A snake oil salesman is anyone who sells remedies or anything else with claims of miraculous, unproven healing abilities. Back in the day, there was an OG snake oil salesman, a man so confident in his confidence scheme that he dubbed himself the Rattlesnake King (like a 19th-century Joe Exotic). Clark Stanley sold snake oil, and he eventually found himself in trouble with the government.

The term “snake oil” became infamously associated with medicine that does nothing, but the origins of snake oil are more legitimate. Oil from Chinese water snakes was used as a treatment for arthritis, pain, and inflammation. Chemically, this is due to the Omega-3 content in the Chinese water snake oil. Americans learned of this medicinal oil because of the influx of Chinese migrant workers on the American Transcontinental Railroad. This physically exhausting work naturally led to a lot of pain that needed relieving, and the Chinese workers brought snake oil with them to do the job. 

Around the same time that Americans were catching on, there was a trend of illegitimate medicines, substances that did nothing and would today be considered “snake oil.” One of these fake medicine inventors was Clark Stanley.

Clark Stanley

“Got bit by a snake? Add more snake to the wound. That's science.”

Stanley presented himself as a cowboy who learned the powers of snake oil from Hopi Native Americans. Because Chinese water snakes were not found in the United States, Stanley used rattlesnake oil for his remedy. This is important because chemically, rattlesnakes do not have the same properties as Chinese water snakes. However, people at the time didn’t know this and the product sounded “exotic,” so surely it must be good.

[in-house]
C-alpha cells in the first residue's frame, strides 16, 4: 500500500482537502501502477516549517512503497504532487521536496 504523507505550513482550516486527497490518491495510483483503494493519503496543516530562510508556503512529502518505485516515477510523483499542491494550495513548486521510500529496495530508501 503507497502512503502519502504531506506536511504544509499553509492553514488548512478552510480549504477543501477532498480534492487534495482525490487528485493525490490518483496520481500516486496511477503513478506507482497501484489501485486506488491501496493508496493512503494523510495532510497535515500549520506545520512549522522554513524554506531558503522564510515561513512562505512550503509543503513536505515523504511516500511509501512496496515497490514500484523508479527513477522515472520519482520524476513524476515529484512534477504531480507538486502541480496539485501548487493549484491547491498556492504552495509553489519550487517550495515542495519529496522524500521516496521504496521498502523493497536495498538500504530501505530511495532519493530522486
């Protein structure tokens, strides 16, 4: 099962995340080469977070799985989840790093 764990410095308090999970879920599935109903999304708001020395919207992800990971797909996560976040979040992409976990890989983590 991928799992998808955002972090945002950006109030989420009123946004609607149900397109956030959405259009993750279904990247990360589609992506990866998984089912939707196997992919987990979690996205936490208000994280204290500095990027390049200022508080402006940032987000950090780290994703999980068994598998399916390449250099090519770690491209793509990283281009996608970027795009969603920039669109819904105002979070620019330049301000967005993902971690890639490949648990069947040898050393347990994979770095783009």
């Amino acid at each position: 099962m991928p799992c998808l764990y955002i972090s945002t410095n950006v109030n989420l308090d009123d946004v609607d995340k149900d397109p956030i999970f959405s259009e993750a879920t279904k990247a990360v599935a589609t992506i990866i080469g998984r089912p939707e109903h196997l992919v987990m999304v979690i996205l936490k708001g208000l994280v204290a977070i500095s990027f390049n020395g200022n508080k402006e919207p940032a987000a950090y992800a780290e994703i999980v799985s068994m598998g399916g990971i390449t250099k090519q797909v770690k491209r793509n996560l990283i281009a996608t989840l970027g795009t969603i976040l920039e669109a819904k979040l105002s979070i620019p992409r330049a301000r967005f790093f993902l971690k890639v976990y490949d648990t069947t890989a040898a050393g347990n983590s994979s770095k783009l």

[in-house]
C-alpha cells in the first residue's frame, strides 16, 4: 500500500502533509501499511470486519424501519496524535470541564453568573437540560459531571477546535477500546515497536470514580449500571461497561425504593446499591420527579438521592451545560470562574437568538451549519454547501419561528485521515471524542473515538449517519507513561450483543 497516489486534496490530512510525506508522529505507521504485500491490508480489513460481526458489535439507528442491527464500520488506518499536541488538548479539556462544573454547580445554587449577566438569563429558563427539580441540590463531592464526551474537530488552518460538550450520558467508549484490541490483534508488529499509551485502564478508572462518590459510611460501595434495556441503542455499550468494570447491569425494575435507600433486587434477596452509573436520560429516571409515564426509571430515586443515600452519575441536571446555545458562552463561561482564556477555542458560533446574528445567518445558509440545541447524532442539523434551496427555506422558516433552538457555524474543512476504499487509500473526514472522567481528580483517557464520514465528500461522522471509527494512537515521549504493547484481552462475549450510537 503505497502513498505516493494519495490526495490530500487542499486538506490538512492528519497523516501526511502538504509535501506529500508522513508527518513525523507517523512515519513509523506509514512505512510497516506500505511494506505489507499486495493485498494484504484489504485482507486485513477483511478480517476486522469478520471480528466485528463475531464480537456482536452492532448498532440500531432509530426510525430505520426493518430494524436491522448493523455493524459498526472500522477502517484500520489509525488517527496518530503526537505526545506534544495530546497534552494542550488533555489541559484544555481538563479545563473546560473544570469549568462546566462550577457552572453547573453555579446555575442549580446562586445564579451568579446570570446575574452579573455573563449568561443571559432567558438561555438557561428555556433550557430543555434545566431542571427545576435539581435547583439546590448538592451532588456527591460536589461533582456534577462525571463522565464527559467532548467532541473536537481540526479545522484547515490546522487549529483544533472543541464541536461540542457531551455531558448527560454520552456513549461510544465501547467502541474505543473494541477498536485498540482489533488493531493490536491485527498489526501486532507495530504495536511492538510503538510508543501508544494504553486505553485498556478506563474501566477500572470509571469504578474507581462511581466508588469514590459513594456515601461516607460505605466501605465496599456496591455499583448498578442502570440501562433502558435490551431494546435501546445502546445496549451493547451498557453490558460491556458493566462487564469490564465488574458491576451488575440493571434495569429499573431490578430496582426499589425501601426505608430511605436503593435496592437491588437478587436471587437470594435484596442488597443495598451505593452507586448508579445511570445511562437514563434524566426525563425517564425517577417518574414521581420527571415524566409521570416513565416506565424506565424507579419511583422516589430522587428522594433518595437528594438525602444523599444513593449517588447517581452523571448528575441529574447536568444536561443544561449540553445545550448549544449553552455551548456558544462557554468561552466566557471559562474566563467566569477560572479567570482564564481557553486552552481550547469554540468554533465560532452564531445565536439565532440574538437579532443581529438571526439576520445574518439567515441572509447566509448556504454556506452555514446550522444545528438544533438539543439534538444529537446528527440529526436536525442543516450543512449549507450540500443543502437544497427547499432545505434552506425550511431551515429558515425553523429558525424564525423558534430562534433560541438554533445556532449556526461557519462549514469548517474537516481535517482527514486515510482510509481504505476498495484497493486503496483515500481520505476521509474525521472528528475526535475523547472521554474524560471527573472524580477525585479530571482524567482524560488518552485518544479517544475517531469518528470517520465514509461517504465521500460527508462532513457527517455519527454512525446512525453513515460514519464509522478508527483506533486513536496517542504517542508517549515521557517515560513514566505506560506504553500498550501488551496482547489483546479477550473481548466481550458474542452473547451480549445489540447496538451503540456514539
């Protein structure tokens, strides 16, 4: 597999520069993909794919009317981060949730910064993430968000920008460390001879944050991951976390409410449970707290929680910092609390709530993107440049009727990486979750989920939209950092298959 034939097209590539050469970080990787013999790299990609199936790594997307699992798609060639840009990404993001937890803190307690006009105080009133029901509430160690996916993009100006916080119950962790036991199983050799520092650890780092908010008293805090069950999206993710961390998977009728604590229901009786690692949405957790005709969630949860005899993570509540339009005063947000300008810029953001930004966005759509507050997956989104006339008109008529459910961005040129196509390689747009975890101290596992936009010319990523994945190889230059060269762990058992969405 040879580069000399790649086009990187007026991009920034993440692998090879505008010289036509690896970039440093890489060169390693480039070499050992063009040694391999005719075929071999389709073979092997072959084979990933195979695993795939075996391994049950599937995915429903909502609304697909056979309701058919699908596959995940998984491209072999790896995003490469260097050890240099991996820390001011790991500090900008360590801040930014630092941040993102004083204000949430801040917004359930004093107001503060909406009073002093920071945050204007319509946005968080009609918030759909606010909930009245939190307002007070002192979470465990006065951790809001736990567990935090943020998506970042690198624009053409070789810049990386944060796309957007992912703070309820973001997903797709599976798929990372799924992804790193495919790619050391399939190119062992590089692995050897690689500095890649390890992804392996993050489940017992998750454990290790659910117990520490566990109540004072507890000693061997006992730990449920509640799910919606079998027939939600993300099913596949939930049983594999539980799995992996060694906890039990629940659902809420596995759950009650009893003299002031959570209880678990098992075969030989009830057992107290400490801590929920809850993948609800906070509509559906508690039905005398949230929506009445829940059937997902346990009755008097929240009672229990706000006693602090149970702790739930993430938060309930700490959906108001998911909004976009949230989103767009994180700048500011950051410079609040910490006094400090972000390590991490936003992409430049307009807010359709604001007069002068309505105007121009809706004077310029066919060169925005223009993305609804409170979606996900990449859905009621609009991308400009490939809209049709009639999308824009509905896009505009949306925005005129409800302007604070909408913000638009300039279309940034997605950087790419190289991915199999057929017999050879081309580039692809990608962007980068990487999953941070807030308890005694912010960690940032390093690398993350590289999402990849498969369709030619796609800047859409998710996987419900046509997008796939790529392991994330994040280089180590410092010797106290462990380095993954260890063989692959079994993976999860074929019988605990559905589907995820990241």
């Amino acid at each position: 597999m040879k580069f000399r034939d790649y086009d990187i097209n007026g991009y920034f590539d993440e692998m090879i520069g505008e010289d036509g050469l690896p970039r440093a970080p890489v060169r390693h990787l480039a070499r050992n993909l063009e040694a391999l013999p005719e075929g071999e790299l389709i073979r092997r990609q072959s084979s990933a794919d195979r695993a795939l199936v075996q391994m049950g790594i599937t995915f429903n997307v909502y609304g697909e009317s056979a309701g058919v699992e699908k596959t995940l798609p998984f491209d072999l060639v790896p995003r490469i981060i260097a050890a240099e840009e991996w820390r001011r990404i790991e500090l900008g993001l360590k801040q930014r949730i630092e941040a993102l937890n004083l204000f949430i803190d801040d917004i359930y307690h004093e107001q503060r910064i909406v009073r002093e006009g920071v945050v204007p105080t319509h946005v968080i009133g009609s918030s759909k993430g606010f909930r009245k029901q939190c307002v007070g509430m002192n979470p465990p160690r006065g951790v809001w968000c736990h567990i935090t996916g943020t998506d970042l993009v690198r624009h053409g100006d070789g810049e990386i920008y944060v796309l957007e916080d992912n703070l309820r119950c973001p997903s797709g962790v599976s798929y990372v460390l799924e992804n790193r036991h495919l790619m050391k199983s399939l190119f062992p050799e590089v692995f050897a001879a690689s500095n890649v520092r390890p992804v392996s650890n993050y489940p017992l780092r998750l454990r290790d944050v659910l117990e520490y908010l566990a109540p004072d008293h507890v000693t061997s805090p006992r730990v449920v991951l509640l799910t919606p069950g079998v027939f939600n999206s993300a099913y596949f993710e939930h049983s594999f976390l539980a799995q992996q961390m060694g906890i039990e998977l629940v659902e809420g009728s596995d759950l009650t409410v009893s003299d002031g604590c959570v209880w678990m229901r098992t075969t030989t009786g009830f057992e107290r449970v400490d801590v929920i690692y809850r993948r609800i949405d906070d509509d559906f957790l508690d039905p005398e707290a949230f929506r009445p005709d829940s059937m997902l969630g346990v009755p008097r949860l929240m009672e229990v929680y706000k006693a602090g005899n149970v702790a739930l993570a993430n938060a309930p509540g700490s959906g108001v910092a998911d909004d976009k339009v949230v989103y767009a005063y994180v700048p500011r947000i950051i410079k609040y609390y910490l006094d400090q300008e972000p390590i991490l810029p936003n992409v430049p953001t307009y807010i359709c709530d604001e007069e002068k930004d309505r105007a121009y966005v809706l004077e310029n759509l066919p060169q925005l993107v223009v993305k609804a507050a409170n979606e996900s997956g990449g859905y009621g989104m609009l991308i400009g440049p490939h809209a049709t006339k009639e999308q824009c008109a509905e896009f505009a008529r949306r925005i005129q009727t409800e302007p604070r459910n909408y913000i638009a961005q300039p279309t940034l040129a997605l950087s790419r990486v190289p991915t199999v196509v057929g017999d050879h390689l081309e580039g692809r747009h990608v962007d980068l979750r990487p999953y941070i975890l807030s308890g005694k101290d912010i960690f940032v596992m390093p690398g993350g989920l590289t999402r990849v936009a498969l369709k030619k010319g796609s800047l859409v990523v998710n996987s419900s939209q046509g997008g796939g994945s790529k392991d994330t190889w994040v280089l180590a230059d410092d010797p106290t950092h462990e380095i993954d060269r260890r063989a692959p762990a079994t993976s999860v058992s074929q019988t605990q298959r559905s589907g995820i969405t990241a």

“Stanley’s Snake Oil” became a legitimate empire with multiple production facilities. He gained additional attention at the 1893 World’s Columbian Exposition where he demonstrated the process of slicing a rattlesnake open and obtaining its oil. This did nothing to prove that the oil could even do anything medicinal, but it apparently left audiences impressed.

The Rattlesnake King would continue to peddle his snake oil for decades, but the government began to crack down on fake medicines like this. The Pure Food and Drug Act of 1906 sought to eliminate fraudulent, mislabeled medicines like Stanley’s, and in 1916, Stanley’s Snake Oil was investigated. The investigation found that the product contained mineral oil, capsaicin, and turpentine. 

It did not contain snake oil. Yes, the rattlesnake oil, which would have already been less effective than Chinese water snake oil, did not even contain the oil of any snakes of any nation. For this, Stanley was fined $20, which when adjusting for inflation is … yeah, that’s probably not sufficient punishment for marketing a fraudulent product.

Minor consolation to any of the people Stanley scammed over the years, at least he messed up so badly that his scam became the go-to idiom for similar scams.

Top Image: Foto-Rabe/Pixabay, Clark Stanley

Discover the History You Missed...

and so much more! One Cracked Fact delivers one new story from the worlds of history, science and pop culture, directly to your inbox every day. Sign up now!

Forgot Password?